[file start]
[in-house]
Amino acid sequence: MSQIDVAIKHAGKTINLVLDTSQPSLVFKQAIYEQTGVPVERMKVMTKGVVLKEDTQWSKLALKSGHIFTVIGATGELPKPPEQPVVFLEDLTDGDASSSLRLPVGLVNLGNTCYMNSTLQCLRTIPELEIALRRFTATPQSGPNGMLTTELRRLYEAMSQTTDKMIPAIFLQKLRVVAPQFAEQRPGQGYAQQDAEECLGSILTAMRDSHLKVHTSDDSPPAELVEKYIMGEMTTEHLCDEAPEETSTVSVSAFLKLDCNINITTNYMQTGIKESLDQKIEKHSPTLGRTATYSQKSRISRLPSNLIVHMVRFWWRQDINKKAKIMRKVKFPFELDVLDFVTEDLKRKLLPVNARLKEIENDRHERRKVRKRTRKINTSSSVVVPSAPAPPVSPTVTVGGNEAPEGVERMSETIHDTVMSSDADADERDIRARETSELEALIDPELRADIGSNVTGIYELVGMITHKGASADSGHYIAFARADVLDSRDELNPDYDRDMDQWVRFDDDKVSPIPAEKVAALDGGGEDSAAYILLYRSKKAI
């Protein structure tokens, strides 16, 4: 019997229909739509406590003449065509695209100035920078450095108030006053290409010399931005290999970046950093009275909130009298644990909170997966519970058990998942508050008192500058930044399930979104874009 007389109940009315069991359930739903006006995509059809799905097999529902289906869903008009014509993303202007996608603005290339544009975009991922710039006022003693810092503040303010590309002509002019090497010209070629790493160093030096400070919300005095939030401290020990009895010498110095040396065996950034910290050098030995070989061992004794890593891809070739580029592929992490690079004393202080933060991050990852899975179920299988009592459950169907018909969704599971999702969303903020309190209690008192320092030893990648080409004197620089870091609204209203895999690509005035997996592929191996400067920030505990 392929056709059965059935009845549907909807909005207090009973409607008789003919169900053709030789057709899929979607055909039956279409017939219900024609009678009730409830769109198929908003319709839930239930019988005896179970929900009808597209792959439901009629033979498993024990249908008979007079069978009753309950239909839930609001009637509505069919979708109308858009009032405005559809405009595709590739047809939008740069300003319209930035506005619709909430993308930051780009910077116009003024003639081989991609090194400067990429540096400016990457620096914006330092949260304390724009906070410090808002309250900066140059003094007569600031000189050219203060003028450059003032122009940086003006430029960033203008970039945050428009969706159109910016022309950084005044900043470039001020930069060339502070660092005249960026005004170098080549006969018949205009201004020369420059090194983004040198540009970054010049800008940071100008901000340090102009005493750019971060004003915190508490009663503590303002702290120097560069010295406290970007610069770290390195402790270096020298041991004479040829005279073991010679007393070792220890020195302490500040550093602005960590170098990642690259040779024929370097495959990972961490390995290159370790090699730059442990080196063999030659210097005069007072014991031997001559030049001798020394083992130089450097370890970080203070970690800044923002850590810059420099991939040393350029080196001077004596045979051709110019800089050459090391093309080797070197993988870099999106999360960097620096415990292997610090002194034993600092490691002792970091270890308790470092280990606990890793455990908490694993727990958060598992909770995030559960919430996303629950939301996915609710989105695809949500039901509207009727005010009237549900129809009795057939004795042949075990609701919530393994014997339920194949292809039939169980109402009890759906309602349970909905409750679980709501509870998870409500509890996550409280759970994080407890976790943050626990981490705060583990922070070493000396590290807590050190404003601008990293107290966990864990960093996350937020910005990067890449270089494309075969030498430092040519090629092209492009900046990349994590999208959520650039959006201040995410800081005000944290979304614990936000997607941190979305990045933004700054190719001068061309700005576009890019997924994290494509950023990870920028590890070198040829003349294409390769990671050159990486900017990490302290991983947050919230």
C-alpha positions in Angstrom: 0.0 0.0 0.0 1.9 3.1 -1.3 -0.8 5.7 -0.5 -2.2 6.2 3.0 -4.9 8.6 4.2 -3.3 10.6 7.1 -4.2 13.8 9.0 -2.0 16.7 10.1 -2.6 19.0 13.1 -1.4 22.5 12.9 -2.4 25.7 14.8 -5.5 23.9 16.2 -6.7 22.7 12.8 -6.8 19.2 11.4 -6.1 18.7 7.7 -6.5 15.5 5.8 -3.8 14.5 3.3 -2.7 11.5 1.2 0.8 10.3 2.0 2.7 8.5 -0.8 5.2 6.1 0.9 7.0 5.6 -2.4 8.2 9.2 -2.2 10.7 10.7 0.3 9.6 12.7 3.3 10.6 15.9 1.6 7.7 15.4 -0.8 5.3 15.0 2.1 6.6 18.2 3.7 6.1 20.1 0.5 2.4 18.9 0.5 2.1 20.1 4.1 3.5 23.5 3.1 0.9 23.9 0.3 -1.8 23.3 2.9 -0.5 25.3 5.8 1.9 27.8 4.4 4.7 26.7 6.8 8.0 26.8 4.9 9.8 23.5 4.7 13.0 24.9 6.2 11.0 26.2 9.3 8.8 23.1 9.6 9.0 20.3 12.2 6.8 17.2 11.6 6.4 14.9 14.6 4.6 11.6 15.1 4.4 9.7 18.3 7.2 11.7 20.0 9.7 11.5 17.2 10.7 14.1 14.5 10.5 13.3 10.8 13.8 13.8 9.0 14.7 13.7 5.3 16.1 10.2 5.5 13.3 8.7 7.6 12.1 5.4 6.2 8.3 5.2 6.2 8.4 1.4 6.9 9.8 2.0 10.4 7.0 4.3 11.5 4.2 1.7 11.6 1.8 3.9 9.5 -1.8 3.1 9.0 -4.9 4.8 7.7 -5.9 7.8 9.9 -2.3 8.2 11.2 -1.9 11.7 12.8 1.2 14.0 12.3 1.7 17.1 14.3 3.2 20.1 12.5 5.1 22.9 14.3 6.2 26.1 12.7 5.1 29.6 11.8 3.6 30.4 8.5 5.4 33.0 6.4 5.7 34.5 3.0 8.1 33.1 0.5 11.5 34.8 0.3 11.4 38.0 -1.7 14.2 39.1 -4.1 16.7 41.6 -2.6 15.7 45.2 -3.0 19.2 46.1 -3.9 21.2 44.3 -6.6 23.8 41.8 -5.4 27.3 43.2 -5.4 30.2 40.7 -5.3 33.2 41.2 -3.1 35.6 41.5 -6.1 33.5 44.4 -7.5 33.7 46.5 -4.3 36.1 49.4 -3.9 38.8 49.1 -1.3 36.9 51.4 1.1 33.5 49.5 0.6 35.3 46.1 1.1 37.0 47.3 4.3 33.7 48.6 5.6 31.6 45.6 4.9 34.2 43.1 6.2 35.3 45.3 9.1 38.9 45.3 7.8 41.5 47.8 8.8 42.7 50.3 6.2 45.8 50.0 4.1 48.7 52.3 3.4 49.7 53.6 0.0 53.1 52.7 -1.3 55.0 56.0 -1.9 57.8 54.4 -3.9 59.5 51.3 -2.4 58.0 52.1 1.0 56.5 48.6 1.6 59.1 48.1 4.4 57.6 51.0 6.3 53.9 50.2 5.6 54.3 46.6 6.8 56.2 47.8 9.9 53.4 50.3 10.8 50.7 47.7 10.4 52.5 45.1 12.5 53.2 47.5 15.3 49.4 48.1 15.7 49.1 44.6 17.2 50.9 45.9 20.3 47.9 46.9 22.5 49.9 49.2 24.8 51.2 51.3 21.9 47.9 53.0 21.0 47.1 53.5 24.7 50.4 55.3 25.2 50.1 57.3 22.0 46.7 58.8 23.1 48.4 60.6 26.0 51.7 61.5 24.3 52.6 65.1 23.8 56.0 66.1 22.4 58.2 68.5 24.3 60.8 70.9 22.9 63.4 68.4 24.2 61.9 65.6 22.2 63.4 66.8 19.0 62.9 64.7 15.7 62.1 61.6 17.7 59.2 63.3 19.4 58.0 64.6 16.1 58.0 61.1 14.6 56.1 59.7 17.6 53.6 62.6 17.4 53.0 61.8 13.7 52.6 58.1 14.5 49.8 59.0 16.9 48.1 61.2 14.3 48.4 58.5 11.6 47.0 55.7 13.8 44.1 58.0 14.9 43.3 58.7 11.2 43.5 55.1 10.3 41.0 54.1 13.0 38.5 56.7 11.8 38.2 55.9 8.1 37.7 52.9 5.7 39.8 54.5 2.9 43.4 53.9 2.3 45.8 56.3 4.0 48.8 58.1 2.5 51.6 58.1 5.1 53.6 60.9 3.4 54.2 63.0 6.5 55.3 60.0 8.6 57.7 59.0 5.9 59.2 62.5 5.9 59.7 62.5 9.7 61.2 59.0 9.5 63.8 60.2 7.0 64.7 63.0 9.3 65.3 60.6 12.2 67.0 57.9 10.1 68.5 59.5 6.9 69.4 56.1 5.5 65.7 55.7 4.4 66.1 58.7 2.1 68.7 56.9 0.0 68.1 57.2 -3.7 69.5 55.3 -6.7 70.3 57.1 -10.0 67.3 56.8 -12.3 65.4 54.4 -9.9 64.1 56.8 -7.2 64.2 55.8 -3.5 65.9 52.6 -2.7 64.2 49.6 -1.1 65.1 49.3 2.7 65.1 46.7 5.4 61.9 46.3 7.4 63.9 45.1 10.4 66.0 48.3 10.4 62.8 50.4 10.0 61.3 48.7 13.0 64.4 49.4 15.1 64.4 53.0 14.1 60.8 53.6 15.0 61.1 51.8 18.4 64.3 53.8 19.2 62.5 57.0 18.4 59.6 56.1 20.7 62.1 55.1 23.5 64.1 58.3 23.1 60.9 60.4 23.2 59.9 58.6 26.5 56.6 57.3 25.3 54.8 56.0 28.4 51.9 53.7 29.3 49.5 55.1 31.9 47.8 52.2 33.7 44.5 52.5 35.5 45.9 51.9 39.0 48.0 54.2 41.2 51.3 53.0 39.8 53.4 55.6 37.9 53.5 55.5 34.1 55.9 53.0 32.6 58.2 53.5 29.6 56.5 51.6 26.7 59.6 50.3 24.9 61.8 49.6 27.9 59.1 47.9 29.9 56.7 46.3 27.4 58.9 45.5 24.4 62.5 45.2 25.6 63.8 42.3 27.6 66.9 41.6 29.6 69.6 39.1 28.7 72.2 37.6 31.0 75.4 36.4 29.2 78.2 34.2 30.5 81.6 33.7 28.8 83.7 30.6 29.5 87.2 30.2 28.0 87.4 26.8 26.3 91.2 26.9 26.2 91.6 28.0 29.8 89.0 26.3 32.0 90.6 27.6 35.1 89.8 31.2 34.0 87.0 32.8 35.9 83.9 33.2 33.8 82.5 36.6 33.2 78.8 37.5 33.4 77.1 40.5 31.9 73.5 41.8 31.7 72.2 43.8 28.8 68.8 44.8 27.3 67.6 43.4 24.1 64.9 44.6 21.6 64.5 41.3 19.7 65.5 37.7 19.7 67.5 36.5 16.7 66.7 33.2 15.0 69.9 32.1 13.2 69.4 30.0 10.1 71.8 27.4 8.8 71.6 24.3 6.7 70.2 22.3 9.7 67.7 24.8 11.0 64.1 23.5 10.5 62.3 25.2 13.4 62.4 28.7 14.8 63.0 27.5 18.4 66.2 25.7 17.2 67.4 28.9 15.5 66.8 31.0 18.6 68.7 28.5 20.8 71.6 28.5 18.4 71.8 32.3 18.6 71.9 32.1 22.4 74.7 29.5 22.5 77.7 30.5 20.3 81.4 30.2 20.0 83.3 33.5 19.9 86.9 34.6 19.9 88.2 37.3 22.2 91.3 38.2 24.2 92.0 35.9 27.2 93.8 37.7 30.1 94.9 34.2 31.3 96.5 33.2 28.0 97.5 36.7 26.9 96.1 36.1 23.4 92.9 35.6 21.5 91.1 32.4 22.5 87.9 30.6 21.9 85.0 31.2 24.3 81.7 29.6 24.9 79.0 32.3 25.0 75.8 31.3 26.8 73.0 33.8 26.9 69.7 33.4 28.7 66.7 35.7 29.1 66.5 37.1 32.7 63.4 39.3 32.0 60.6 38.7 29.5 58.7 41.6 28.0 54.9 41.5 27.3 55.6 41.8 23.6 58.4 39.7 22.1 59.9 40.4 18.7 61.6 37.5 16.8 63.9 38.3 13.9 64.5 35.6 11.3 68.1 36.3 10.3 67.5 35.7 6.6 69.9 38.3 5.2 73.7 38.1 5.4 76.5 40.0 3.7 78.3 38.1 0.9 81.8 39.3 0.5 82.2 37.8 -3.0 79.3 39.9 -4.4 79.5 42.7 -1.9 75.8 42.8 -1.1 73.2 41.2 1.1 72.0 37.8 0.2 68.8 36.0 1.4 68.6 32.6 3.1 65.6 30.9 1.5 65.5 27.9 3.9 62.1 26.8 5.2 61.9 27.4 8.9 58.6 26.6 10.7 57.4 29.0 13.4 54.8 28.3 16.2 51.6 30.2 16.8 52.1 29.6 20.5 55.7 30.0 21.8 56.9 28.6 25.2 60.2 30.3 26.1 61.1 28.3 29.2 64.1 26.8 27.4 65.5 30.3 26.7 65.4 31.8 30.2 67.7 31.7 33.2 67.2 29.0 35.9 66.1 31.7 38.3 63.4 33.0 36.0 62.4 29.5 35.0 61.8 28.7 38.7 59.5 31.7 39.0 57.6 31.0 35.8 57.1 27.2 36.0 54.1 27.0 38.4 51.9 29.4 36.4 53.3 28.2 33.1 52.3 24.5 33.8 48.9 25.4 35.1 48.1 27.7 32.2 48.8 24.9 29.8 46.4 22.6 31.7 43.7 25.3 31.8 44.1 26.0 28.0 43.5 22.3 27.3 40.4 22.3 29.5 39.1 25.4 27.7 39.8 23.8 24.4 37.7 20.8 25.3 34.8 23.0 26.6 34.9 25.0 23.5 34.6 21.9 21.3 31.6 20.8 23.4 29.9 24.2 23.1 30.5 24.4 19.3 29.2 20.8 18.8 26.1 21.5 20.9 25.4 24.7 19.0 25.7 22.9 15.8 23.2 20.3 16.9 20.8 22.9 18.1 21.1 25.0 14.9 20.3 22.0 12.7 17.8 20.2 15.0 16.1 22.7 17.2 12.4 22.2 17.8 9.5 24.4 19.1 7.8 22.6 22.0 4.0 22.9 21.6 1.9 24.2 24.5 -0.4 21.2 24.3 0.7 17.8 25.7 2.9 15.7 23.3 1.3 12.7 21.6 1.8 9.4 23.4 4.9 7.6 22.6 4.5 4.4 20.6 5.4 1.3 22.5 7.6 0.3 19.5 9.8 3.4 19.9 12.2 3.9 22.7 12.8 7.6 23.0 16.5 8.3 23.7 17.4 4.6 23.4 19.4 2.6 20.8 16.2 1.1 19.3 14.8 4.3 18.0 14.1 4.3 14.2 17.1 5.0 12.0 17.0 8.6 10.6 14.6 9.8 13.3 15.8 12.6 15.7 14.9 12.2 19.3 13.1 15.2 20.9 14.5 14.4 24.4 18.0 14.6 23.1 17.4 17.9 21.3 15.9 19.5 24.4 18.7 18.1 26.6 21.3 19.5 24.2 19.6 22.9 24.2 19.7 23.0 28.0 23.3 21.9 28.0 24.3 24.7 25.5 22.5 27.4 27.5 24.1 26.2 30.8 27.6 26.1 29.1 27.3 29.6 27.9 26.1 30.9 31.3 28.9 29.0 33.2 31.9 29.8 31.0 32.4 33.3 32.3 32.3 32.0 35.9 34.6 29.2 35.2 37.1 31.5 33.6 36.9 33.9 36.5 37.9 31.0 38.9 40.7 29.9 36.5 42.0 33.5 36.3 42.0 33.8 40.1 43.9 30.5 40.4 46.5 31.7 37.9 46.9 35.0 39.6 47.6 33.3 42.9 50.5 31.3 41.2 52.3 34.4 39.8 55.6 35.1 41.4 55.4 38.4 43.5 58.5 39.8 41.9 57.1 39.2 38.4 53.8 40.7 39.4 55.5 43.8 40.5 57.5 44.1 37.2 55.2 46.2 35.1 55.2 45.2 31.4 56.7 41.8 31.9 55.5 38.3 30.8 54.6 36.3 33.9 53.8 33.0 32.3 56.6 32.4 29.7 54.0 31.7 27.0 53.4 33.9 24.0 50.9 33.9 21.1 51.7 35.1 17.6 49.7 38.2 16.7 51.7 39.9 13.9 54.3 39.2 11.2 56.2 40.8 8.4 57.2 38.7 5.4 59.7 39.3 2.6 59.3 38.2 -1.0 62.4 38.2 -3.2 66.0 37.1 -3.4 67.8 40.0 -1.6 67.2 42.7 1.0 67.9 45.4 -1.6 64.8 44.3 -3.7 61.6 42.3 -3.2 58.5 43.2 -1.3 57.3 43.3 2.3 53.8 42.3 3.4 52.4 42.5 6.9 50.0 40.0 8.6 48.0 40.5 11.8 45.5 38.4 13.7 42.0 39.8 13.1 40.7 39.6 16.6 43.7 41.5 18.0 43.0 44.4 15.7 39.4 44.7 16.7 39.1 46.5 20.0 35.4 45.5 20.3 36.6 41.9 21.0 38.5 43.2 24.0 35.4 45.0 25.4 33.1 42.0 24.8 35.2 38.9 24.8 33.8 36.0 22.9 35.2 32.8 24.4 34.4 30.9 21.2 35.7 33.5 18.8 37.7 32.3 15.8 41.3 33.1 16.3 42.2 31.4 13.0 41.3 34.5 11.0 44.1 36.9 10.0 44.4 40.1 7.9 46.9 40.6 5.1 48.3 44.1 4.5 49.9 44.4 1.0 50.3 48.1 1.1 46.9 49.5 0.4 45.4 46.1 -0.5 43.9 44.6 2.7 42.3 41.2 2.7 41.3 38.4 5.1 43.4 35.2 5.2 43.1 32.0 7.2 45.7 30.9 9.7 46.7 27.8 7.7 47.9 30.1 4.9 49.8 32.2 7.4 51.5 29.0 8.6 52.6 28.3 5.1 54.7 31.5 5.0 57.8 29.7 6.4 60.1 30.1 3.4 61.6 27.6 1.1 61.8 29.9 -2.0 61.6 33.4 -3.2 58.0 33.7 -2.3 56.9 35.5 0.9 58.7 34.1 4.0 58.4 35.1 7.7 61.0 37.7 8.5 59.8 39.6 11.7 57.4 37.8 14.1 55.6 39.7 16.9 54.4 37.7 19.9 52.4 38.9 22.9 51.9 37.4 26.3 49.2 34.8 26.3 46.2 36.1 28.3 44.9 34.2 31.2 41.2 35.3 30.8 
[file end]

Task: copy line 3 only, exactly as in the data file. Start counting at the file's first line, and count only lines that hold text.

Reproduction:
């Protein structure tokens, strides 16, 4: 019997229909739509406590003449065509695209100035920078450095108030006053290409010399931005290999970046950093009275909130009298644990909170997966519970058990998942508050008192500058930044399930979104874009 007389109940009315069991359930739903006006995509059809799905097999529902289906869903008009014509993303202007996608603005290339544009975009991922710039006022003693810092503040303010590309002509002019090497010209070629790493160093030096400070919300005095939030401290020990009895010498110095040396065996950034910290050098030995070989061992004794890593891809070739580029592929992490690079004393202080933060991050990852899975179920299988009592459950169907018909969704599971999702969303903020309190209690008192320092030893990648080409004197620089870091609204209203895999690509005035997996592929191996400067920030505990 392929056709059965059935009845549907909807909005207090009973409607008789003919169900053709030789057709899929979607055909039956279409017939219900024609009678009730409830769109198929908003319709839930239930019988005896179970929900009808597209792959439901009629033979498993024990249908008979007079069978009753309950239909839930609001009637509505069919979708109308858009009032405005559809405009595709590739047809939008740069300003319209930035506005619709909430993308930051780009910077116009003024003639081989991609090194400067990429540096400016990457620096914006330092949260304390724009906070410090808002309250900066140059003094007569600031000189050219203060003028450059003032122009940086003006430029960033203008970039945050428009969706159109910016022309950084005044900043470039001020930069060339502070660092005249960026005004170098080549006969018949205009201004020369420059090194983004040198540009970054010049800008940071100008901000340090102009005493750019971060004003915190508490009663503590303002702290120097560069010295406290970007610069770290390195402790270096020298041991004479040829005279073991010679007393070792220890020195302490500040550093602005960590170098990642690259040779024929370097495959990972961490390995290159370790090699730059442990080196063999030659210097005069007072014991031997001559030049001798020394083992130089450097370890970080203070970690800044923002850590810059420099991939040393350029080196001077004596045979051709110019800089050459090391093309080797070197993988870099999106999360960097620096415990292997610090002194034993600092490691002792970091270890308790470092280990606990890793455990908490694993727990958060598992909770995030559960919430996303629950939301996915609710989105695809949500039901509207009727005010009237549900129809009795057939004795042949075990609701919530393994014997339920194949292809039939169980109402009890759906309602349970909905409750679980709501509870998870409500509890996550409280759970994080407890976790943050626990981490705060583990922070070493000396590290807590050190404003601008990293107290966990864990960093996350937020910005990067890449270089494309075969030498430092040519090629092209492009900046990349994590999208959520650039959006201040995410800081005000944290979304614990936000997607941190979305990045933004700054190719001068061309700005576009890019997924994290494509950023990870920028590890070198040829003349294409390769990671050159990486900017990490302290991983947050919230």